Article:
Alexios was honoured by Michael with a triumphal procession through the city, and by allowing his name to be commemorated in the church services for a year alongside the Emperor and the Patriarch.

 

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Today in 1278 – The naval Battle of Algeciras takes place in the context of the Spanish Reconquista resulting in a victory for the Emirate of Granada and the Maranid Dynasty over the Kingdom of Castile.

In 1275, the Marinid Sultan Abu Yusuf Yaqub ibn Abd Al-Haqq disembarked on the peninsula commanding an army with the strategic objective to occupy the city ofTarifa. Along this route, he directly participated in various actions, including the Battle of Écija.

By 1278, King Alfonso X of Castile, sent a large fleet from Sevilla with the goal of blockading that same city. The fleet, which was made up of more than 100 ships of different types, was commanded by the Order of Santa María de España, a military-religious Spanish order which was concentrated in naval warfare. The fleet was commanded by the Admiral of Castile, Pedro Martínez de Fe. The Moroccan Sultan worked to gather his own fleet of 72 ships and was reinforced with a small fleet of 12 ships sent by the Sultan of Grenada, Muhammad II.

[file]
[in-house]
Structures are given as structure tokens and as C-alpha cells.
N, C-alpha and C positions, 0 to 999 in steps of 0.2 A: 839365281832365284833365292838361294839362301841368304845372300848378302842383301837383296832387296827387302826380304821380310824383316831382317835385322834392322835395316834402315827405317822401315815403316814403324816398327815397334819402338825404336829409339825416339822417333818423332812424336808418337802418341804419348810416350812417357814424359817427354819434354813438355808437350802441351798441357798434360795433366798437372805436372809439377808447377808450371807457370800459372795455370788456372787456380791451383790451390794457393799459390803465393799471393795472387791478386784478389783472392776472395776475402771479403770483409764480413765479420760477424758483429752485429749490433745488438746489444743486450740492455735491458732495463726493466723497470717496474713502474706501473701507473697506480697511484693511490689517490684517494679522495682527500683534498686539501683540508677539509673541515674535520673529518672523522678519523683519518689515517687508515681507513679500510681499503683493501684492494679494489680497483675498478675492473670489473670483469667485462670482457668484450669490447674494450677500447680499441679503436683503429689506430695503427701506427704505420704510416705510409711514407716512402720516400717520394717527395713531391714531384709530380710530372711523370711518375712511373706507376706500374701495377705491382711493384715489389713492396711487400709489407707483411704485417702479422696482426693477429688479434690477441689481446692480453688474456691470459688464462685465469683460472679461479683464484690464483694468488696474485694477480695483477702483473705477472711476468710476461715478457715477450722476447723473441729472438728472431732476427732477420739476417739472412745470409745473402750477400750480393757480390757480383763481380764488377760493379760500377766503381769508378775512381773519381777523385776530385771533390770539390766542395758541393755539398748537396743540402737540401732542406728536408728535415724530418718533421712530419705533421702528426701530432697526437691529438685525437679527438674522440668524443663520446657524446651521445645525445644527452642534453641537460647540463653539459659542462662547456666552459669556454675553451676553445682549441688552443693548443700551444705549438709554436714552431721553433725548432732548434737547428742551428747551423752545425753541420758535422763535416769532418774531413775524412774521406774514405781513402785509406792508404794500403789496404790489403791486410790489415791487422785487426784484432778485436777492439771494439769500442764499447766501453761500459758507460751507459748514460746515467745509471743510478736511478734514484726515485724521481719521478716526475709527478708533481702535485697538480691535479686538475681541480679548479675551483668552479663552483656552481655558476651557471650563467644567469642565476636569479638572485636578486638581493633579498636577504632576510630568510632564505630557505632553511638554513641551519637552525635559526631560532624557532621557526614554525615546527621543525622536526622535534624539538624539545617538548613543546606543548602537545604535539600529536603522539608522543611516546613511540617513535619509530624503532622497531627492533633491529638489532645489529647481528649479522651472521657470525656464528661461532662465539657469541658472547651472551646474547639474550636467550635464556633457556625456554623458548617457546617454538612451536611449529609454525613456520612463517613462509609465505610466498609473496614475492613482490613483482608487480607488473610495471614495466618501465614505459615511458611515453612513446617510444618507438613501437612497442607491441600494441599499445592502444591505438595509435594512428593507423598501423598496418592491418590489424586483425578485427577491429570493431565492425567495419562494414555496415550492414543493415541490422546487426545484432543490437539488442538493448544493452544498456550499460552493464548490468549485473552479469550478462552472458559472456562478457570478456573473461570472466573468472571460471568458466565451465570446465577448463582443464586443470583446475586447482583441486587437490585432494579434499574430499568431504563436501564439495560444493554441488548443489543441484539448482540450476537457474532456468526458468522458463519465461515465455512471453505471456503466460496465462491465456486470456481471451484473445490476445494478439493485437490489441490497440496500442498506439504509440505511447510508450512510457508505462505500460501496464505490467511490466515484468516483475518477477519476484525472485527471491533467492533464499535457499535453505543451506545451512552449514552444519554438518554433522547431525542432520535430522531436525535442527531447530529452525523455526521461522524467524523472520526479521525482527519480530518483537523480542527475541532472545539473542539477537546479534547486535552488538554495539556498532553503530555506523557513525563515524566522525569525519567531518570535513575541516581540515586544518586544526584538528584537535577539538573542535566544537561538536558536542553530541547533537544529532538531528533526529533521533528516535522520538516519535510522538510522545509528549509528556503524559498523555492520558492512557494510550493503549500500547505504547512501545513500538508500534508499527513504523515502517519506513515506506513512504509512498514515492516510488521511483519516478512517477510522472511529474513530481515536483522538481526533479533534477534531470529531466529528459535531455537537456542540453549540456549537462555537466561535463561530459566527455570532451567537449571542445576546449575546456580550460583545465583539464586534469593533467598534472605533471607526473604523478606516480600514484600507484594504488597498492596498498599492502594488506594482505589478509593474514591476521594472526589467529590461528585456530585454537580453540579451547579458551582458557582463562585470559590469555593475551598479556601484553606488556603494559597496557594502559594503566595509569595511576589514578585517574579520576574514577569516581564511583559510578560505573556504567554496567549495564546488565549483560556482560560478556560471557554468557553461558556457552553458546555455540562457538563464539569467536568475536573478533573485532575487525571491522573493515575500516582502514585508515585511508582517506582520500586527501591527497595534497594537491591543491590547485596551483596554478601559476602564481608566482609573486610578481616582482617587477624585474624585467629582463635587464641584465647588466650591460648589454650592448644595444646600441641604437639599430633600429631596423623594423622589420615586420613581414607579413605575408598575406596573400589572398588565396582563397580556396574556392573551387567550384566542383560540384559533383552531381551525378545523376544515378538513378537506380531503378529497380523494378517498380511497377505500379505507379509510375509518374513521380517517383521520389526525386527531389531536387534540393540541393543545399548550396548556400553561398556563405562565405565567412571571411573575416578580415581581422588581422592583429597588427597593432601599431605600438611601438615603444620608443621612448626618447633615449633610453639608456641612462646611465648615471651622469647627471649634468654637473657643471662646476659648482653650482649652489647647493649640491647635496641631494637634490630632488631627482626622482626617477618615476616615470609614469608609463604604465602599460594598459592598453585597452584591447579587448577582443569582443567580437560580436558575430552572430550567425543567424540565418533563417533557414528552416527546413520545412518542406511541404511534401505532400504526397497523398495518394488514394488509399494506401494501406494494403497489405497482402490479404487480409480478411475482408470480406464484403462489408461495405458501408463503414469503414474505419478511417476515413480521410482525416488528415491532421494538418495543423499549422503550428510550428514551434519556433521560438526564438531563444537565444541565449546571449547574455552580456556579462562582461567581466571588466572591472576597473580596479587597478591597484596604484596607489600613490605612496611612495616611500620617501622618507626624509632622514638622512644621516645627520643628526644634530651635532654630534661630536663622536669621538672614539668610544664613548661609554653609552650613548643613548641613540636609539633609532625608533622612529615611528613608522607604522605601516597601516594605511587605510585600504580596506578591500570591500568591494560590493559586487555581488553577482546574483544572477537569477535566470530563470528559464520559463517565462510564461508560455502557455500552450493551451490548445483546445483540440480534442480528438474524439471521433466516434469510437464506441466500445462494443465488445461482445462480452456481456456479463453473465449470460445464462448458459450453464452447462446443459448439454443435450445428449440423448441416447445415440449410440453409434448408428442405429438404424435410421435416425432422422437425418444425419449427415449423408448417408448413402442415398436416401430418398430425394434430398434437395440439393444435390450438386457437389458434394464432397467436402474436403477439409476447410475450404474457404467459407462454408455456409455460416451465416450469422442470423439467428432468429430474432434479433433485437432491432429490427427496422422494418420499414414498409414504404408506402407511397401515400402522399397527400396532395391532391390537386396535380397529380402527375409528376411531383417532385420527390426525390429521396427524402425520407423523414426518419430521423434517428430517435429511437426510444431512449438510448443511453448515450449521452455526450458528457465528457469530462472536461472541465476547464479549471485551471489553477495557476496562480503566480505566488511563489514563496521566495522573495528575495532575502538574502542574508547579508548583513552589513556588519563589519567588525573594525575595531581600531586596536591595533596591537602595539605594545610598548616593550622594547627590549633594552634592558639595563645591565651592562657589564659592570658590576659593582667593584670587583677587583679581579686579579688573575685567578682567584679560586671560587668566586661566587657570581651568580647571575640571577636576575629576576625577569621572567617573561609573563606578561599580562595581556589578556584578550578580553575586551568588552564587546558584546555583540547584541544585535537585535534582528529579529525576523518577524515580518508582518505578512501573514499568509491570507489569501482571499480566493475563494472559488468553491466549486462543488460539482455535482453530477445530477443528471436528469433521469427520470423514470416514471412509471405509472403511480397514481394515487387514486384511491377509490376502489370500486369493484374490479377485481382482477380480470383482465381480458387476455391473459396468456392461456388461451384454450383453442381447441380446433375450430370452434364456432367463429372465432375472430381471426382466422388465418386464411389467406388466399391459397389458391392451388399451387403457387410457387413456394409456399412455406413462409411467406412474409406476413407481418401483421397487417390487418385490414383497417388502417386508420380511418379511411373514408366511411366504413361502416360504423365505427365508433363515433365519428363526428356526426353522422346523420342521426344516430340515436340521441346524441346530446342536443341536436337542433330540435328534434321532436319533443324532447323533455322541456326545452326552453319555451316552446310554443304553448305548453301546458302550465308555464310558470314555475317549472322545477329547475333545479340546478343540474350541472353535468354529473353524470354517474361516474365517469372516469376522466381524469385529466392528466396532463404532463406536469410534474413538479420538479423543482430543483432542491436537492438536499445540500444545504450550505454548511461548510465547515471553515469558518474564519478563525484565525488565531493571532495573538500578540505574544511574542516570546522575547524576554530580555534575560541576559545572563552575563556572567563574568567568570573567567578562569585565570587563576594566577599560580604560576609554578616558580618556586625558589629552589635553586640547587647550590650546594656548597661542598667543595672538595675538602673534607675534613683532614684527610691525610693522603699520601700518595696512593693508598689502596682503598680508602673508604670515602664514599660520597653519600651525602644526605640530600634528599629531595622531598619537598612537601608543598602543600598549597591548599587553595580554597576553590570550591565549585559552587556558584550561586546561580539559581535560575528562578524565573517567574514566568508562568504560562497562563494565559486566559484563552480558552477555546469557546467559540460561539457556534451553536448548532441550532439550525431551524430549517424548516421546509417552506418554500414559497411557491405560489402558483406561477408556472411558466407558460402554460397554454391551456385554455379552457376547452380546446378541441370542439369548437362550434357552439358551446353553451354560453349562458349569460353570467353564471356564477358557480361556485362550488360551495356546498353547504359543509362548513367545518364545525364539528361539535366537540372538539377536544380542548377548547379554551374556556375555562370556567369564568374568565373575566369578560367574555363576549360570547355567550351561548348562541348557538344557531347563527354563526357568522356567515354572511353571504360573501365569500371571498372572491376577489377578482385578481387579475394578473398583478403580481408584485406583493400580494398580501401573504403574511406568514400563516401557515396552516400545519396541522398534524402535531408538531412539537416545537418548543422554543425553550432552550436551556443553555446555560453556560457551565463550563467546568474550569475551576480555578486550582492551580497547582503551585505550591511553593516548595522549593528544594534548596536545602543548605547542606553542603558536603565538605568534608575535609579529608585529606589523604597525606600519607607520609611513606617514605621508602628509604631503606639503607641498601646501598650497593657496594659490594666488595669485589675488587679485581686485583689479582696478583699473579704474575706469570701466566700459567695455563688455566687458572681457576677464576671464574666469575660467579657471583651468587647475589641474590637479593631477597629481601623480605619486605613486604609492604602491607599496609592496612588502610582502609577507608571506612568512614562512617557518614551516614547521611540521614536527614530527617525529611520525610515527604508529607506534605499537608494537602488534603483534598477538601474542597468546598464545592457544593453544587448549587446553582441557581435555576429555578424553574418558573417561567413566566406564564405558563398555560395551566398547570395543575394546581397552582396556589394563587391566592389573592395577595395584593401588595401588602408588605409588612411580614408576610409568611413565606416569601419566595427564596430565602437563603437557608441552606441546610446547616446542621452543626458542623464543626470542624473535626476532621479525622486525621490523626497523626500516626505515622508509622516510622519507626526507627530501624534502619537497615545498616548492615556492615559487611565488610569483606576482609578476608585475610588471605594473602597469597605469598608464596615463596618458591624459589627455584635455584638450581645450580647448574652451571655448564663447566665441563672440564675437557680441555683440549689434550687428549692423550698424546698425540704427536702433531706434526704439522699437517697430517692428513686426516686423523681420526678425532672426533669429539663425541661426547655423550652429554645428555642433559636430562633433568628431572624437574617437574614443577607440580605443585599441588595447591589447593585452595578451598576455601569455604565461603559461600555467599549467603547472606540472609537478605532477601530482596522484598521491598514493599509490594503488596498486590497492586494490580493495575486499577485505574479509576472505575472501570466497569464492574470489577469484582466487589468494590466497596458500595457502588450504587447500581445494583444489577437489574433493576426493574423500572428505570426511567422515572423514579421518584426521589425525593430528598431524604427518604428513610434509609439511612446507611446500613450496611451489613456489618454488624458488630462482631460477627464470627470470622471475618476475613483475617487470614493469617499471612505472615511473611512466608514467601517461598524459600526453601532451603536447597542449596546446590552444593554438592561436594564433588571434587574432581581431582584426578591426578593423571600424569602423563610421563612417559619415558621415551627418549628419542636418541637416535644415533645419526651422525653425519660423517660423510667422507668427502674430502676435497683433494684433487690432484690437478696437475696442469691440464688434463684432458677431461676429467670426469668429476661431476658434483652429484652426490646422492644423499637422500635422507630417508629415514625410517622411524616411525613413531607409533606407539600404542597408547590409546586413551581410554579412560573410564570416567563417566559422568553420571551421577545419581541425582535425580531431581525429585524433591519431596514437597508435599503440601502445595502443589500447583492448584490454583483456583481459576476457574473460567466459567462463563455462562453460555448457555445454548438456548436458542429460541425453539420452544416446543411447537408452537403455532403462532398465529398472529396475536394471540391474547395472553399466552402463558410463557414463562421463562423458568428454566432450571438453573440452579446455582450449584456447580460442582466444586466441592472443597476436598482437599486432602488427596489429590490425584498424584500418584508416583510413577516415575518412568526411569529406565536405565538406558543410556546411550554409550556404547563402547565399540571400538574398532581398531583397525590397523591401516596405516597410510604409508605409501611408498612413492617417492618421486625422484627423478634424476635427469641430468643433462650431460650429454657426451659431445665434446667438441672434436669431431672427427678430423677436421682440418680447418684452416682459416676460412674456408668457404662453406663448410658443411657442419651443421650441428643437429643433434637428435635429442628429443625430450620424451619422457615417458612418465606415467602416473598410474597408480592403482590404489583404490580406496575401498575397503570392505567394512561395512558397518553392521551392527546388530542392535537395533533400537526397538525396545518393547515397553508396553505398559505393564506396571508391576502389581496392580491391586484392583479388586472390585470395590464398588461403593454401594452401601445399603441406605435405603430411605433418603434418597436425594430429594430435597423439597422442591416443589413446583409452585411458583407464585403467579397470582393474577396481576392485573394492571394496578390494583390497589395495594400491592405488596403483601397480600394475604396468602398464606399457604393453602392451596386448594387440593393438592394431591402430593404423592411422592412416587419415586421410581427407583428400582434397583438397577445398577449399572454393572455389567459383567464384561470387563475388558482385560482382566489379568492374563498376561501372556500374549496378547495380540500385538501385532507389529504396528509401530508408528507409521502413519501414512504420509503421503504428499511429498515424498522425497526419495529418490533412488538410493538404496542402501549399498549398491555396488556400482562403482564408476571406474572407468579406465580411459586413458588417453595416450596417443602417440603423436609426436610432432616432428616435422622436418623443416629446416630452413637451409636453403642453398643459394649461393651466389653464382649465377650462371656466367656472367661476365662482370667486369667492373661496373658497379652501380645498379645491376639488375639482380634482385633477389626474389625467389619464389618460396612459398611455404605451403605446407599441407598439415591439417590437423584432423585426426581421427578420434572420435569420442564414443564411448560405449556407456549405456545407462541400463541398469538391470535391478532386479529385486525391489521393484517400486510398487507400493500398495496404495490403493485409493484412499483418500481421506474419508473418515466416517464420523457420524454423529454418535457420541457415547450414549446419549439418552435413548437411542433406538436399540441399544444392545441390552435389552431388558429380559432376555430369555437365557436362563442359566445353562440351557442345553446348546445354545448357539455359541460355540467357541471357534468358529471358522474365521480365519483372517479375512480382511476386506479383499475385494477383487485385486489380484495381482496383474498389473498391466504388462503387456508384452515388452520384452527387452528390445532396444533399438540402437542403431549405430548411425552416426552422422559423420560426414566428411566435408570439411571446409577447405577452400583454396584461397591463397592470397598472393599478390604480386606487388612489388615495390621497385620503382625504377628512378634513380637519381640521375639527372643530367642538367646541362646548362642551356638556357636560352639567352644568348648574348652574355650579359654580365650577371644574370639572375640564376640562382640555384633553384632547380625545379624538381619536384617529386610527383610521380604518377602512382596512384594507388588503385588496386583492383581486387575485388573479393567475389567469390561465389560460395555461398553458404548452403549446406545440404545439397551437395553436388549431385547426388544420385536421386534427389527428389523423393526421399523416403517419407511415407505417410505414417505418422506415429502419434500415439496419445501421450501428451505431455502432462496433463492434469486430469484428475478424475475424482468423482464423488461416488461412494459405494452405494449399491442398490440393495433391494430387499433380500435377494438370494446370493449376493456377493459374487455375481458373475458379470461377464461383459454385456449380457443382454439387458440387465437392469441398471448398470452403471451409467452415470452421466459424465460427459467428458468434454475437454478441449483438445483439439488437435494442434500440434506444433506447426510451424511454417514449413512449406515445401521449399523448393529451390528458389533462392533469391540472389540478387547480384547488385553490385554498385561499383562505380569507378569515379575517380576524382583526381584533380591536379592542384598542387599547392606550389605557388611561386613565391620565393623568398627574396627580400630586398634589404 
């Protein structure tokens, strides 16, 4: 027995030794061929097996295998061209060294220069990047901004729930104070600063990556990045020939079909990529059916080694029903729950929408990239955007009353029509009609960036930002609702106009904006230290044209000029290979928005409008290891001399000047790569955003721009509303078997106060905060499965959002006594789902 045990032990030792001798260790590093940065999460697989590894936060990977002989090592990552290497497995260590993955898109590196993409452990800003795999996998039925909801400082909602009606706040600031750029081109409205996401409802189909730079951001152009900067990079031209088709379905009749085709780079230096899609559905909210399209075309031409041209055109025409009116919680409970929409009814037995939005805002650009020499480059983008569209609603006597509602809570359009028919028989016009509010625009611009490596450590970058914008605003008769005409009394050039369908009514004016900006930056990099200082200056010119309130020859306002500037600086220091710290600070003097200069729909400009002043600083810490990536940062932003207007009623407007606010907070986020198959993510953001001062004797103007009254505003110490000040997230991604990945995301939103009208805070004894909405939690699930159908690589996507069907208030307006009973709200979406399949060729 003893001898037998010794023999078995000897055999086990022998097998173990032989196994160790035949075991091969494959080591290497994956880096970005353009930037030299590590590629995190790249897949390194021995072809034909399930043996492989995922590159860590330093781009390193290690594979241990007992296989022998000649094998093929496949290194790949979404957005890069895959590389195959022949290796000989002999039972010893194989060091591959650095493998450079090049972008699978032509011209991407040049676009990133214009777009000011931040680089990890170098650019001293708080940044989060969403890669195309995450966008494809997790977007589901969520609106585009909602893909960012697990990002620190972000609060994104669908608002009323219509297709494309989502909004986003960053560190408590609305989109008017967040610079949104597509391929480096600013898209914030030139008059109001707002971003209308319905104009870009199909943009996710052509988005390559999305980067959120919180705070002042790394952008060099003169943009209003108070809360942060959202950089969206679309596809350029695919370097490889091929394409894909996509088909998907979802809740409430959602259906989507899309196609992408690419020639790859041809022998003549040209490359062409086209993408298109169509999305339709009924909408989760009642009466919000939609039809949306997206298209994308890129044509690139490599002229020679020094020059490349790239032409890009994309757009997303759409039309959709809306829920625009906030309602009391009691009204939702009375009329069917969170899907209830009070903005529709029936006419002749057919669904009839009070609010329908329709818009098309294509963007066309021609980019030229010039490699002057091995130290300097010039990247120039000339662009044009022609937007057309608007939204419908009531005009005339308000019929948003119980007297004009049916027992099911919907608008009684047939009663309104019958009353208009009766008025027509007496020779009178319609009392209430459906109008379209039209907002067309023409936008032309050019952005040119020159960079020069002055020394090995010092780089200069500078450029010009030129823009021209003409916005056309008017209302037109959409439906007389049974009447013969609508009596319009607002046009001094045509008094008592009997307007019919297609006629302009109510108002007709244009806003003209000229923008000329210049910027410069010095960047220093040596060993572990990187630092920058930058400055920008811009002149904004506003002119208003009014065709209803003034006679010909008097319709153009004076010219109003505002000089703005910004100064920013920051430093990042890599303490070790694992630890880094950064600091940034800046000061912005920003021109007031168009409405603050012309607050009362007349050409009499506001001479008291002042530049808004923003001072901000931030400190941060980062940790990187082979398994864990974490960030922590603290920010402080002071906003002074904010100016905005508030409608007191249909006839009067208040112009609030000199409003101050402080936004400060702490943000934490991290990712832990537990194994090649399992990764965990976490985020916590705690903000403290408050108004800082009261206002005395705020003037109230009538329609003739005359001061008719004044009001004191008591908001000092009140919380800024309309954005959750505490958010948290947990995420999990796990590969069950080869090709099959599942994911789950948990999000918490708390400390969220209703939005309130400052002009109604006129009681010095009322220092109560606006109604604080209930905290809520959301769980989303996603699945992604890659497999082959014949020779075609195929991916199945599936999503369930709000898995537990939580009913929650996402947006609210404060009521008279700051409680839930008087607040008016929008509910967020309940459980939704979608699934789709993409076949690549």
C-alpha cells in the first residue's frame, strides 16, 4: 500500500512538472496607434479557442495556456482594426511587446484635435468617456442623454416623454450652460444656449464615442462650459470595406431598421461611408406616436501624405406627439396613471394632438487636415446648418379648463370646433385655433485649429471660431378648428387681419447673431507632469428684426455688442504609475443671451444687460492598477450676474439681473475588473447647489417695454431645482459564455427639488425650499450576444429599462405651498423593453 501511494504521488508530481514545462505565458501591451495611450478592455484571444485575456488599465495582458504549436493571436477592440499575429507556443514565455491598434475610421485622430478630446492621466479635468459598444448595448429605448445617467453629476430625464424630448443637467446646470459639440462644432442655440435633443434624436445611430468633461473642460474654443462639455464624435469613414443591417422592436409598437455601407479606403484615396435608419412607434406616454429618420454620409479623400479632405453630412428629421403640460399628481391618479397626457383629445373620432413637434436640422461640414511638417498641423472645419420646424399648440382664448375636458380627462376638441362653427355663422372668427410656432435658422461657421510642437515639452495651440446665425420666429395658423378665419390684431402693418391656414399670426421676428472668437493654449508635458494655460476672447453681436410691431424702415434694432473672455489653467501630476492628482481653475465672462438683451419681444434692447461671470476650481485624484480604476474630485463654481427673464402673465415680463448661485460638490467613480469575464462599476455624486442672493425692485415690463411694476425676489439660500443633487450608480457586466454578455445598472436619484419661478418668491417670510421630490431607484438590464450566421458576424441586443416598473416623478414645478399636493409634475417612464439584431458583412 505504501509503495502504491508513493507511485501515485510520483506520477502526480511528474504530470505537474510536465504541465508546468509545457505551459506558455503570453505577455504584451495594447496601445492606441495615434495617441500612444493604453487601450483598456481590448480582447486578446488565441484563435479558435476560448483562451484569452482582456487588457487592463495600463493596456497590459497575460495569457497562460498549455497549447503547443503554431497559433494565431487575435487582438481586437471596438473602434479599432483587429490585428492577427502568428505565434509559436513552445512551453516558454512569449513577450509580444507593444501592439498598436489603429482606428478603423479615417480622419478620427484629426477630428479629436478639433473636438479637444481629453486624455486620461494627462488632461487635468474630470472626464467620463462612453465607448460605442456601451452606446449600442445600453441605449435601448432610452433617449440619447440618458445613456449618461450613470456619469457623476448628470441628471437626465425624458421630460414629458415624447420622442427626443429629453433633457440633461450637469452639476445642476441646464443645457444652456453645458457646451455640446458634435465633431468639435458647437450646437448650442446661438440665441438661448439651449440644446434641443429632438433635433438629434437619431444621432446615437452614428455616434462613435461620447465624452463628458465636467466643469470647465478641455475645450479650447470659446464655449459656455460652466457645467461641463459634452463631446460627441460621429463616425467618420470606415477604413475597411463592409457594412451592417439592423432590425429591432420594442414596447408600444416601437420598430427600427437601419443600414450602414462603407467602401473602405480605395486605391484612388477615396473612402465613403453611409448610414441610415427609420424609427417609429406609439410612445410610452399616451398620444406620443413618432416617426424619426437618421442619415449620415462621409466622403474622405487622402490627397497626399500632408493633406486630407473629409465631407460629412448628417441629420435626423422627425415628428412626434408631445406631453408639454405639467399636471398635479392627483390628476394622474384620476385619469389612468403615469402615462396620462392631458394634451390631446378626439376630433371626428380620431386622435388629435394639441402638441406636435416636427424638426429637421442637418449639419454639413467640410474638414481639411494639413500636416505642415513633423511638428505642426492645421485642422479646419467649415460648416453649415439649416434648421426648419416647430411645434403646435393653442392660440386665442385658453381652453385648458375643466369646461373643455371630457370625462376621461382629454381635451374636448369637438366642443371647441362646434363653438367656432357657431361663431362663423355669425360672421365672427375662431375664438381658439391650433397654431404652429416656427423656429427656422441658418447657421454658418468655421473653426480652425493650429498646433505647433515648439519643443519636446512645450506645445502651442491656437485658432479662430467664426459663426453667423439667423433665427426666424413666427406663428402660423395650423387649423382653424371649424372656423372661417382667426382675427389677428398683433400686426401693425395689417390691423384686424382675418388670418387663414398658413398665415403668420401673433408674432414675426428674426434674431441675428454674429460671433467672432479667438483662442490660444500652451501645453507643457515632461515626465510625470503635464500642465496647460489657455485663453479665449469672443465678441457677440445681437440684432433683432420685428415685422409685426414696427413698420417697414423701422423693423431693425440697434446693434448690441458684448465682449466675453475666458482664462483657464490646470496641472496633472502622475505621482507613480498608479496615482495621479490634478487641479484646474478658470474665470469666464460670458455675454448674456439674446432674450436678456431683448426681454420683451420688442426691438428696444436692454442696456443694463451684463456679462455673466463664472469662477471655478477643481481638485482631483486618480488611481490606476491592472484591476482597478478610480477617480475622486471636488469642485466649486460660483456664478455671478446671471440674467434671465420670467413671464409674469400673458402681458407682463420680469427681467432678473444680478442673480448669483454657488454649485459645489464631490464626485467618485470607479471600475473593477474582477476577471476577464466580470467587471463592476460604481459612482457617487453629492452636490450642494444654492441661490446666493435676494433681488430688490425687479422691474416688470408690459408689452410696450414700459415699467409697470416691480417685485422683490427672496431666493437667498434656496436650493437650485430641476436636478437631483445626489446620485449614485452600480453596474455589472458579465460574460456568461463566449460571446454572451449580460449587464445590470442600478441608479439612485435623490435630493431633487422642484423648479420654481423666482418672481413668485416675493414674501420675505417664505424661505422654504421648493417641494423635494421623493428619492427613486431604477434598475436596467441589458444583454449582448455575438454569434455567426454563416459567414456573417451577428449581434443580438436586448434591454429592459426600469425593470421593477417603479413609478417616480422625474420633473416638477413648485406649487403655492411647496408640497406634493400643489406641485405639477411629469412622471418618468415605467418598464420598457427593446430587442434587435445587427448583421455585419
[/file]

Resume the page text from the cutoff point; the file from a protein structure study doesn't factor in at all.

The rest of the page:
Once these two fleets were united, the Muslim fleets recognized a tactical advantage seeing that the Castillian fleet was in poor condition as many of its crew members were afflicted by an attack of scurvy. They decided to attack on the 25th of July and the action took place off the coast of Algeciras and resulted in the practical destruction of the entire Castilian fleet.

A large portion of the responsibility for the destruction of the Castilian fleet fell on the infante Pedro who appropriated much of the fleets and the siege’s tax funding and condemned it to serious supply problems. King Alfonso X however failed to punish his son and instead chose to blame the fleets failure on the Jewish tax collectors Yishaq de la Maleha, ordering his arrest, appropriating all his assets and ordering his execution.